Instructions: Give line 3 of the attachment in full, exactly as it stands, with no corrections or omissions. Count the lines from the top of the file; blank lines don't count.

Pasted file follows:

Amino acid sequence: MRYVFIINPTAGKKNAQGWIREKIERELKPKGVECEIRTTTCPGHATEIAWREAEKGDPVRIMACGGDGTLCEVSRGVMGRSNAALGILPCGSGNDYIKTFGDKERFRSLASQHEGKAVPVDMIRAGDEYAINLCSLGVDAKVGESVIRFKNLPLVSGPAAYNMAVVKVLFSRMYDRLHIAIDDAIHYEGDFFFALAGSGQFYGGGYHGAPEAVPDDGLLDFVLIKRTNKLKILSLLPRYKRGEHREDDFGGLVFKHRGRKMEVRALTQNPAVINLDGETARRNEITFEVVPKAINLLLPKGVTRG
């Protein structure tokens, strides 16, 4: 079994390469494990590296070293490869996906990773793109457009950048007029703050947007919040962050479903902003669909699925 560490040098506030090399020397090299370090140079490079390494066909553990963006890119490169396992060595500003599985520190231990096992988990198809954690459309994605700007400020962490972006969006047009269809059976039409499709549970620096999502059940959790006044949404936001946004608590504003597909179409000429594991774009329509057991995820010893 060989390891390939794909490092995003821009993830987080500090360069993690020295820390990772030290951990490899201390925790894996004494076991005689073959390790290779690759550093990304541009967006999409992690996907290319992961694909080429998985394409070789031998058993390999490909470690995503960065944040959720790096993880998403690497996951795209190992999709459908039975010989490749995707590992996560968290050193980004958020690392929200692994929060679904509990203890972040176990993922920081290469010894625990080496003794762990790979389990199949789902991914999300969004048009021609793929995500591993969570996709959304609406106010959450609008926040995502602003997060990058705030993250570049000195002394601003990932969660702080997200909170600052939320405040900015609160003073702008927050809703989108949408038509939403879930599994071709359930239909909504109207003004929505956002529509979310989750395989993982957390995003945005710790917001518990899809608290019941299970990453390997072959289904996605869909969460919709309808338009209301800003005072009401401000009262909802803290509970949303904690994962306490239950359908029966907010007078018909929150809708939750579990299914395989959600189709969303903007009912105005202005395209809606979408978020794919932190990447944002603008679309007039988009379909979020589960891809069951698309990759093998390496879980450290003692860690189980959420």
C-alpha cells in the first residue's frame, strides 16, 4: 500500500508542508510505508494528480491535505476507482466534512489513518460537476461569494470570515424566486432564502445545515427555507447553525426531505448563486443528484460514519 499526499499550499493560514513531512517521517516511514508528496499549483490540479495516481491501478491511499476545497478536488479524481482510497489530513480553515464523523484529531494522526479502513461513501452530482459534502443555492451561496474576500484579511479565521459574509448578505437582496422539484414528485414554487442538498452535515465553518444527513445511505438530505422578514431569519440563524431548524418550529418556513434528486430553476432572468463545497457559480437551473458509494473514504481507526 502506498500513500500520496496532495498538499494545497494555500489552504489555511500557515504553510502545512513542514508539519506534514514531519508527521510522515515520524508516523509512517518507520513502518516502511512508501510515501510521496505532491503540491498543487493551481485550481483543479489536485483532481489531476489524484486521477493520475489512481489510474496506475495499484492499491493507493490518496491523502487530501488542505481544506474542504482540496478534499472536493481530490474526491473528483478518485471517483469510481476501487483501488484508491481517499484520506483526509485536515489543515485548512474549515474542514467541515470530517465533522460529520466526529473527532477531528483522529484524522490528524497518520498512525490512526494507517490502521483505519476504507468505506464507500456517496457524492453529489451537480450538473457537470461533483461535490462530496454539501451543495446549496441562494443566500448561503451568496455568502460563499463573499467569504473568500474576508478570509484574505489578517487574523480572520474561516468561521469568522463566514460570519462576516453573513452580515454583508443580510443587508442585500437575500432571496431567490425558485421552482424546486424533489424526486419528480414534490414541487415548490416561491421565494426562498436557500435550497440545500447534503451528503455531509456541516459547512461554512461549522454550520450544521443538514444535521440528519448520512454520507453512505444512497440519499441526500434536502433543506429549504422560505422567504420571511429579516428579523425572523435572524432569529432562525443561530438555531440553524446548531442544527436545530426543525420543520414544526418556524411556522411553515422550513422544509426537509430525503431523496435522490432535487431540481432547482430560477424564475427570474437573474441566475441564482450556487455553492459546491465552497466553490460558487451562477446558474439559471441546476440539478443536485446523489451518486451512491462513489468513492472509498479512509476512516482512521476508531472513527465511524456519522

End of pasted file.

C-alpha cells in the first residue's frame, strides 16, 4: 500500500508542508510505508494528480491535505476507482466534512489513518460537476461569494470570515424566486432564502445545515427555507447553525426531505448563486443528484460514519 499526499499550499493560514513531512517521517516511514508528496499549483490540479495516481491501478491511499476545497478536488479524481482510497489530513480553515464523523484529531494522526479502513461513501452530482459534502443555492451561496474576500484579511479565521459574509448578505437582496422539484414528485414554487442538498452535515465553518444527513445511505438530505422578514431569519440563524431548524418550529418556513434528486430553476432572468463545497457559480437551473458509494473514504481507526 502506498500513500500520496496532495498538499494545497494555500489552504489555511500557515504553510502545512513542514508539519506534514514531519508527521510522515515520524508516523509512517518507520513502518516502511512508501510515501510521496505532491503540491498543487493551481485550481483543479489536485483532481489531476489524484486521477493520475489512481489510474496506475495499484492499491493507493490518496491523502487530501488542505481544506474542504482540496478534499472536493481530490474526491473528483478518485471517483469510481476501487483501488484508491481517499484520506483526509485536515489543515485548512474549515474542514467541515470530517465533522460529520466526529473527532477531528483522529484524522490528524497518520498512525490512526494507517490502521483505519476504507468505506464507500456517496457524492453529489451537480450538473457537470461533483461535490462530496454539501451543495446549496441562494443566500448561503451568496455568502460563499463573499467569504473568500474576508478570509484574505489578517487574523480572520474561516468561521469568522463566514460570519462576516453573513452580515454583508443580510443587508442585500437575500432571496431567490425558485421552482424546486424533489424526486419528480414534490414541487415548490416561491421565494426562498436557500435550497440545500447534503451528503455531509456541516459547512461554512461549522454550520450544521443538514444535521440528519448520512454520507453512505444512497440519499441526500434536502433543506429549504422560505422567504420571511429579516428579523425572523435572524432569529432562525443561530438555531440553524446548531442544527436545530426543525420543520414544526418556524411556522411553515422550513422544509426537509430525503431523496435522490432535487431540481432547482430560477424564475427570474437573474441566475441564482450556487455553492459546491465552497466553490460558487451562477446558474439559471441546476440539478443536485446523489451518486451512491462513489468513492472509498479512509476512516482512521476508531472513527465511524456519522